MAGEC, which was FDA-approved in February, is a magnetic tool that non-invasively lengthens metal back rods. In an exclusive to the Daily News, leading pediatric orthopedic surgeon Dr. Michael Vitale says the technology is a game-changer.
Call it medical magic — make that MAGEC.
Doctors at New York-Presbyterian Hospital are now reaching for the handheld MAGEC device instead of their scalpel when they treat patients with early-onset scoliosis, characterized by a spinal curve that begins before age 8.
Jeremiah Knowlton, 6, of Allendale, N.J., is the first patient in the New York area to undergo spinal-lengthening treatment with the fast-acting, noninvasive, painless MAGEC (MAGnetic Expansion Control) device.
Left untreated, early-onset scoliosis can seriously affect lung function and lead to a shorter lifespan, according to Dr. Michael Vitale, chief of the pediatric spine and scoliosis service at Morgan Stanley Children’s Hospital of NY-Presbyterian/Columbia University Medical Center. The lungs need the spine to be straight enough so that they can grow properly.
“We pay a lot more attention to young children with scoliosis for those reasons,” said Vitale, who performed Jeremiah’s initial surgery and last week’s first rod lengthening procedure using the MAGEC tool. He calls the technology “a game-changer.”
It’s a welcome relief for the Knowlton family, whose little boy was born with a 25-degree curve that only got worse as he grew older. His scoliosis was visible to the naked eye, and he requires leg braces and a walker to move. Jeremiah’s younger brother, as well as the third child mom Grace is pregnant with, do not appear to have any health concerns.
And Jeremiah’s scoliosis is not the only medical ordeal the family has faced: Jeremiah is nonverbal, and was born with a cleft lip and palate. He did not fully develop neurologically, but knows letters and colors and can speak via an iPad.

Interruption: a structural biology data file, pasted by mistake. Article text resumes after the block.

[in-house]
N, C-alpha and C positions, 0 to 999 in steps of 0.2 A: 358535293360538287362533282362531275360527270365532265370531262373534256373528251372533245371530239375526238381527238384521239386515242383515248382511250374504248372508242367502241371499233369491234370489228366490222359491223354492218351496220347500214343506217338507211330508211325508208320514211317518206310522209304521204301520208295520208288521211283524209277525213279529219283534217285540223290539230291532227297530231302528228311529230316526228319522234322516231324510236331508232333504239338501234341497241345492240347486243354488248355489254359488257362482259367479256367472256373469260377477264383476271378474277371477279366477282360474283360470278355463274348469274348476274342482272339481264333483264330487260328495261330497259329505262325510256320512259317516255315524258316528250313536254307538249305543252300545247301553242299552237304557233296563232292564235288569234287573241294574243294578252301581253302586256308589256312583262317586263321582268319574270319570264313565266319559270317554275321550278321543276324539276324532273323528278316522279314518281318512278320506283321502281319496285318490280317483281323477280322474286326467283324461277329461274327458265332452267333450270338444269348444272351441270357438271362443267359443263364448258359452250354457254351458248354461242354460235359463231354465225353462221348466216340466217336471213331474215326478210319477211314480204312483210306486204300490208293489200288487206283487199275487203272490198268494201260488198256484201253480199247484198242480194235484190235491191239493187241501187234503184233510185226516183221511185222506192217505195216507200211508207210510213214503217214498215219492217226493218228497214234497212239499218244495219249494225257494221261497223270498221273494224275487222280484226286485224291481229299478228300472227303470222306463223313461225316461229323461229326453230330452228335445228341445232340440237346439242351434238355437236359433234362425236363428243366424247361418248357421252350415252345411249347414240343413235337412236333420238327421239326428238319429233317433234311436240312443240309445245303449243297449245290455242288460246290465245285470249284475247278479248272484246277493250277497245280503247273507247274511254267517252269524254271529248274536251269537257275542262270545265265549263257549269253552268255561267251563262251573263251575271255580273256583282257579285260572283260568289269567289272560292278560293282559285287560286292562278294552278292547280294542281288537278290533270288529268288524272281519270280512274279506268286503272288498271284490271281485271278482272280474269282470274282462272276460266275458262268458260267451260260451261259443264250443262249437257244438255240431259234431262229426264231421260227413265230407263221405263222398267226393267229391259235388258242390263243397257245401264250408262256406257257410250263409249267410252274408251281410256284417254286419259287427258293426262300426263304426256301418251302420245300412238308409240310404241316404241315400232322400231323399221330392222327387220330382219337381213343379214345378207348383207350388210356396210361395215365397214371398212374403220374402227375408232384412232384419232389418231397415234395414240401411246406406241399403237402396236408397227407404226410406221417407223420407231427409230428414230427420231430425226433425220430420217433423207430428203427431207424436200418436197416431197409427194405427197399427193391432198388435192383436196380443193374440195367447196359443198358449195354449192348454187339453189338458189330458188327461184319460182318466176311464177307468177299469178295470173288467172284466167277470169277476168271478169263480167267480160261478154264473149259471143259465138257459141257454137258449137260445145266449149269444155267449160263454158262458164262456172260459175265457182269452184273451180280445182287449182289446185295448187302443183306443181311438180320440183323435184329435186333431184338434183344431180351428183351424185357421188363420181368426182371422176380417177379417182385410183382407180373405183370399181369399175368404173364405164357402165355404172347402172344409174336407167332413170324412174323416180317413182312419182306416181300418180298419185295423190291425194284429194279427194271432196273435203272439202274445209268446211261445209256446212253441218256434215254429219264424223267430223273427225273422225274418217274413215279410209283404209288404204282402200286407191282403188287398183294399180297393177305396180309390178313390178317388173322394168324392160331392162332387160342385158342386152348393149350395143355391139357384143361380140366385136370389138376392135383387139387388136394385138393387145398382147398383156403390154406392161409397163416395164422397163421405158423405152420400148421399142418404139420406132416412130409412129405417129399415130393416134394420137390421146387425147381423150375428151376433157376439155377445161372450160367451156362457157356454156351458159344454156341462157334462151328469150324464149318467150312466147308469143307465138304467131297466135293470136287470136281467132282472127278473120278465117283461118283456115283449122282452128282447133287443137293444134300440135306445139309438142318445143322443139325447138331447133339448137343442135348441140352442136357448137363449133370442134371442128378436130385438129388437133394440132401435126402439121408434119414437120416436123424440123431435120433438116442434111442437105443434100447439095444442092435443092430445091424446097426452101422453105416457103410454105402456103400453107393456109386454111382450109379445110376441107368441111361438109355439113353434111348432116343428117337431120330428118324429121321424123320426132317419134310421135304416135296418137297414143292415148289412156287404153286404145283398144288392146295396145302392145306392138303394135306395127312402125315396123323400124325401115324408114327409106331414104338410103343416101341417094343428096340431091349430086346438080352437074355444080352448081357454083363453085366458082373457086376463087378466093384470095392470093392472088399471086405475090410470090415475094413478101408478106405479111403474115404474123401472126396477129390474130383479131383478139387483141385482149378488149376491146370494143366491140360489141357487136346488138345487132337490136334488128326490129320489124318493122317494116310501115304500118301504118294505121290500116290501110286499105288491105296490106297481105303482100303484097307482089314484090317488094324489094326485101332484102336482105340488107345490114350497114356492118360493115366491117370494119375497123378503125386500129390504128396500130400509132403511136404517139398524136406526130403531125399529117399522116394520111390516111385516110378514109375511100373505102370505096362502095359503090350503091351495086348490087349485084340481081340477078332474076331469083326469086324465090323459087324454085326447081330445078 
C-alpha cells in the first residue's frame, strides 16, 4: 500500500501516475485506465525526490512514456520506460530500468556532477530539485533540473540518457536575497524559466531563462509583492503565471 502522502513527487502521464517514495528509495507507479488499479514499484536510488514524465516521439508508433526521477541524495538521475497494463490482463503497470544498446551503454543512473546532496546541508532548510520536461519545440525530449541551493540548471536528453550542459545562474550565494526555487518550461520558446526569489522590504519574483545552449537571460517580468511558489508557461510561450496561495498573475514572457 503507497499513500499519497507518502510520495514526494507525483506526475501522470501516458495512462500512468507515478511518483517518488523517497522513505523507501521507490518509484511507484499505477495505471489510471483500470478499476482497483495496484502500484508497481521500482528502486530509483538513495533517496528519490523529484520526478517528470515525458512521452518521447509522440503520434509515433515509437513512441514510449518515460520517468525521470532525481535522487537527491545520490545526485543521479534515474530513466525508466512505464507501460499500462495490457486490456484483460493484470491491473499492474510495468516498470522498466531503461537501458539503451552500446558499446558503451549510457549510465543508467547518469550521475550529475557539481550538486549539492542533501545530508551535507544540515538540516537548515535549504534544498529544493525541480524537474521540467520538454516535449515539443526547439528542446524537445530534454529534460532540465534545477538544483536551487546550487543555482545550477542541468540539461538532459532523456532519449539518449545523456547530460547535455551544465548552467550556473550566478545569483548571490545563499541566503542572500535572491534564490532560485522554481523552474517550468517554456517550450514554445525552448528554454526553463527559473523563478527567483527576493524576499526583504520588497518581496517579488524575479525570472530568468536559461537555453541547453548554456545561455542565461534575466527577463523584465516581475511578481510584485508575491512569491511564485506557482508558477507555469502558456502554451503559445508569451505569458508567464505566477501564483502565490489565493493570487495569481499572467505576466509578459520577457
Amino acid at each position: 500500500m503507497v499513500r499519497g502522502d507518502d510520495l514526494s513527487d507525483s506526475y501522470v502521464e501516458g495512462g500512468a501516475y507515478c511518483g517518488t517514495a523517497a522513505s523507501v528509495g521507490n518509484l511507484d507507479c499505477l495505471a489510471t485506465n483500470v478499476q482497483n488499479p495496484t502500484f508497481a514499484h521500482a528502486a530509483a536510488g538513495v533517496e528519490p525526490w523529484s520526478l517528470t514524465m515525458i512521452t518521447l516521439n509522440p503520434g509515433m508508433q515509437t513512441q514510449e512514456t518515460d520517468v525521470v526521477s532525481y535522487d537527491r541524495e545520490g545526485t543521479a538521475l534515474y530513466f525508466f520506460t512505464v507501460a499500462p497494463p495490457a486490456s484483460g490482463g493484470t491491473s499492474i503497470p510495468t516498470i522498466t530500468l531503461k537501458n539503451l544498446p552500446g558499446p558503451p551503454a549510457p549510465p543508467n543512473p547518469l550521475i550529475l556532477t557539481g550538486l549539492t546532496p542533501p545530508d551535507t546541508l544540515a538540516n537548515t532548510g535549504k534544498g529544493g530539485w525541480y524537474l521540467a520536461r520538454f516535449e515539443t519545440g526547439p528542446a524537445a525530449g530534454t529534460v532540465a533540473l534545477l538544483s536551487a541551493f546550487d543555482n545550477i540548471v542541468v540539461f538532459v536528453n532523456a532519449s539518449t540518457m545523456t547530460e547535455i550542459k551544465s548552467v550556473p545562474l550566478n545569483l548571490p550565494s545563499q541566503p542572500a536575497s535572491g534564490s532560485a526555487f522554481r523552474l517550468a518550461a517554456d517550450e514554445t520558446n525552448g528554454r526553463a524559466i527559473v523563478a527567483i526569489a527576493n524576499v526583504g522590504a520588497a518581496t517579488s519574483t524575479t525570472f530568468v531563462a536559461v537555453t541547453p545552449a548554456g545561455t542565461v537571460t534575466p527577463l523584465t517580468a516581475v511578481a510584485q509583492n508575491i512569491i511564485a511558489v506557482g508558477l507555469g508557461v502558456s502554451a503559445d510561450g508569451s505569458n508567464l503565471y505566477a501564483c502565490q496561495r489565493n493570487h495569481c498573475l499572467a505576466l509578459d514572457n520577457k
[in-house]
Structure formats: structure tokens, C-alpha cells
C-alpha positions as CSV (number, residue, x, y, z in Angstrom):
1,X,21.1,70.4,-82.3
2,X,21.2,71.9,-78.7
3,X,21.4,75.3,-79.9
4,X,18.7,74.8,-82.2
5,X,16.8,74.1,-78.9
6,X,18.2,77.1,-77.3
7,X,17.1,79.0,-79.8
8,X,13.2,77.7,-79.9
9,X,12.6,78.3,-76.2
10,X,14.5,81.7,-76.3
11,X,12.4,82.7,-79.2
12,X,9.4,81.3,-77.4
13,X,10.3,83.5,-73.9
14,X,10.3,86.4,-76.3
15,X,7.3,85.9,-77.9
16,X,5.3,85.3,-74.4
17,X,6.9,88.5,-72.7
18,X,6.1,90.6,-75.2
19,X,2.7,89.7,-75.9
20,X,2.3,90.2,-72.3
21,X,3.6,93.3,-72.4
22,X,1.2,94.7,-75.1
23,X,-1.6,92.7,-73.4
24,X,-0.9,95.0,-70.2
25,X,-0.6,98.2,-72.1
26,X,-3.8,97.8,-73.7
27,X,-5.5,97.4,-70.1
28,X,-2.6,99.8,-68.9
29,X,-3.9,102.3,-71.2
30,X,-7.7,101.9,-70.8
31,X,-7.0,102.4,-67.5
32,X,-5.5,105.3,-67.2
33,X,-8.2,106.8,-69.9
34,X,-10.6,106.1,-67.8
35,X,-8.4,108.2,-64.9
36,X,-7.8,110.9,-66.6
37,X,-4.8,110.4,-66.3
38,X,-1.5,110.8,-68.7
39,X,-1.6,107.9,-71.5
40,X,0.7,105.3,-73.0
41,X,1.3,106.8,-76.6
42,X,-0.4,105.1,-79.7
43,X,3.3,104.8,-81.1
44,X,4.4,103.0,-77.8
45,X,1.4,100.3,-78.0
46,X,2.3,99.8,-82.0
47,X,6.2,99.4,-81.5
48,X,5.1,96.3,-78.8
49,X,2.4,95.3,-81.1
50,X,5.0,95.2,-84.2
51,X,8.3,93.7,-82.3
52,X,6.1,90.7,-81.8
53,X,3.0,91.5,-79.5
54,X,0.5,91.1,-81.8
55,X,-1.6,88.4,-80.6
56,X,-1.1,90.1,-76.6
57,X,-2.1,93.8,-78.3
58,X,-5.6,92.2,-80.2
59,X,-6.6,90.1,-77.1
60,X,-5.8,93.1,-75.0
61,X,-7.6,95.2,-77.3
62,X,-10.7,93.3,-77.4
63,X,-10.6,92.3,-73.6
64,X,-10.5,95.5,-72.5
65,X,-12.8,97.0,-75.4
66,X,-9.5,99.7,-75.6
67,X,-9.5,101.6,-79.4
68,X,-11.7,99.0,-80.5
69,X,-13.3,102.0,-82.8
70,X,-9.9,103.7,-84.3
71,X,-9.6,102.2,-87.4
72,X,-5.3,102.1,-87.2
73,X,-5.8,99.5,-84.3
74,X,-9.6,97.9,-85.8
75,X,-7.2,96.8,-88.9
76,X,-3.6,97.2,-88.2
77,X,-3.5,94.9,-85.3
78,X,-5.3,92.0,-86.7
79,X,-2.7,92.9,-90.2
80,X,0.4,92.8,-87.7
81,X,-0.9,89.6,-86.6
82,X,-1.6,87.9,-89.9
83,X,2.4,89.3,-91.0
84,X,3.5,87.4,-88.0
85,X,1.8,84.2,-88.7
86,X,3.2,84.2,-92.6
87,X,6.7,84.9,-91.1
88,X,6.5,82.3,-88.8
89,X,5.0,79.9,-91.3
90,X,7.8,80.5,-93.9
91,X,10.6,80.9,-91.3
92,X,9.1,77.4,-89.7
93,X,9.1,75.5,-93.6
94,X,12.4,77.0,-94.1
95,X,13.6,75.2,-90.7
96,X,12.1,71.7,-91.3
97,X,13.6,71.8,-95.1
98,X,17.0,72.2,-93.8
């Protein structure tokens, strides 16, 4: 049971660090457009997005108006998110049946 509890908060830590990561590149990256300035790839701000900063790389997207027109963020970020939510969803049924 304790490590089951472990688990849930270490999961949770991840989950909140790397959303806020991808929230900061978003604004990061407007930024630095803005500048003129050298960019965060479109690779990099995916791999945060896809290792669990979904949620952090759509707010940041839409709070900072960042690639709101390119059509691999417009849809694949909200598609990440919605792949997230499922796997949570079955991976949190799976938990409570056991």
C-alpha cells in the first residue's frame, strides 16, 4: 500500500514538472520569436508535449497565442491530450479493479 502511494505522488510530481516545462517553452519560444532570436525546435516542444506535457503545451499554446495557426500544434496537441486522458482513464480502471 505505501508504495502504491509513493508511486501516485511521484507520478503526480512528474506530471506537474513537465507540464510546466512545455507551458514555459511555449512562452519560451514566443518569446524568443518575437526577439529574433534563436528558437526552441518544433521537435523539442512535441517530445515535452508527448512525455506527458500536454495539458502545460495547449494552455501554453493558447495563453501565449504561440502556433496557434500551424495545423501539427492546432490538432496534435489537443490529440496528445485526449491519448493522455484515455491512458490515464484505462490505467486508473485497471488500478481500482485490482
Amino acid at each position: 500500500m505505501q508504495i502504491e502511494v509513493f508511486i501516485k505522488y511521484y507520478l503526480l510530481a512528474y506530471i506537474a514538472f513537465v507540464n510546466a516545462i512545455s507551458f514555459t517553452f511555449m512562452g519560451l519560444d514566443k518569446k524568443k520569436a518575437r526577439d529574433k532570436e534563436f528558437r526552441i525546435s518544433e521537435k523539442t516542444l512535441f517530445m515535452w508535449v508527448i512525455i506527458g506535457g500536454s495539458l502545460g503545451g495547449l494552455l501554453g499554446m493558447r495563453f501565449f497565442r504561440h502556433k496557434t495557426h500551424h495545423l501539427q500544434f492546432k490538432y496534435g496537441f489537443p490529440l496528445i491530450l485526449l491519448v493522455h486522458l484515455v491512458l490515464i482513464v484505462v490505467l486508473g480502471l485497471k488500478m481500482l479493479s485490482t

“I had always wanted to be a mom,” Grace said, “so it was a lot of extra mom things to do, but he was worth it.”
To correct his scoliosis, Jeremiah first had surgery in April to implant an adjustable rod in his spine. In that surgery alone, Vitale was able to reduce his spine curvature from 72 degrees to about 20 degrees — a 50-degree correction, when only 30 degrees were expected.
As a result of the surgery, Jeremiah could stand up and walk around on his own. Doctors expected him to be feeling back to normal in two months — he did so in half the time.
At last week’s first lengthening procedure Vitale took the hand-held MAGEC device and glided it over Jeremiah’s back so it synced with the rod and could pull it 5 millimeters. It took just a few minutes. Jeremiah will have the noninvasive procedure — which is done to keep up with normal spine growth and maintain the curve correction — every three months until he’s a teen.
“The ultimate goal is to get the child close to the end of growth with a spinal length more or less the same as normal,” Vitale said. “This allows normal lung growth and avoidance of the problems which can occur if the curve progresses.”
The MAGEC device has already been used in 24 countries to treat more than 750 children, but only became FDA-approved in February. Vitale is grateful that the FDA pushed it through, despite early-onset scoliosis’ rarity. It affects just 10% of all kids with scoliosis.
“I have to give (the FDA) a lot of credit,” he said. “They got it. They paid attention. No one really thought it would happen the way it happened.”
The fact that Jeremiah got the surgery is a bit serendipitous: He was originally scheduled to have a traditional scoliosis procedure in early March that would require follow-up surgeries every six to nine months. But Grace and her husband had a funny feeling about that operation and canceled it just days in advance.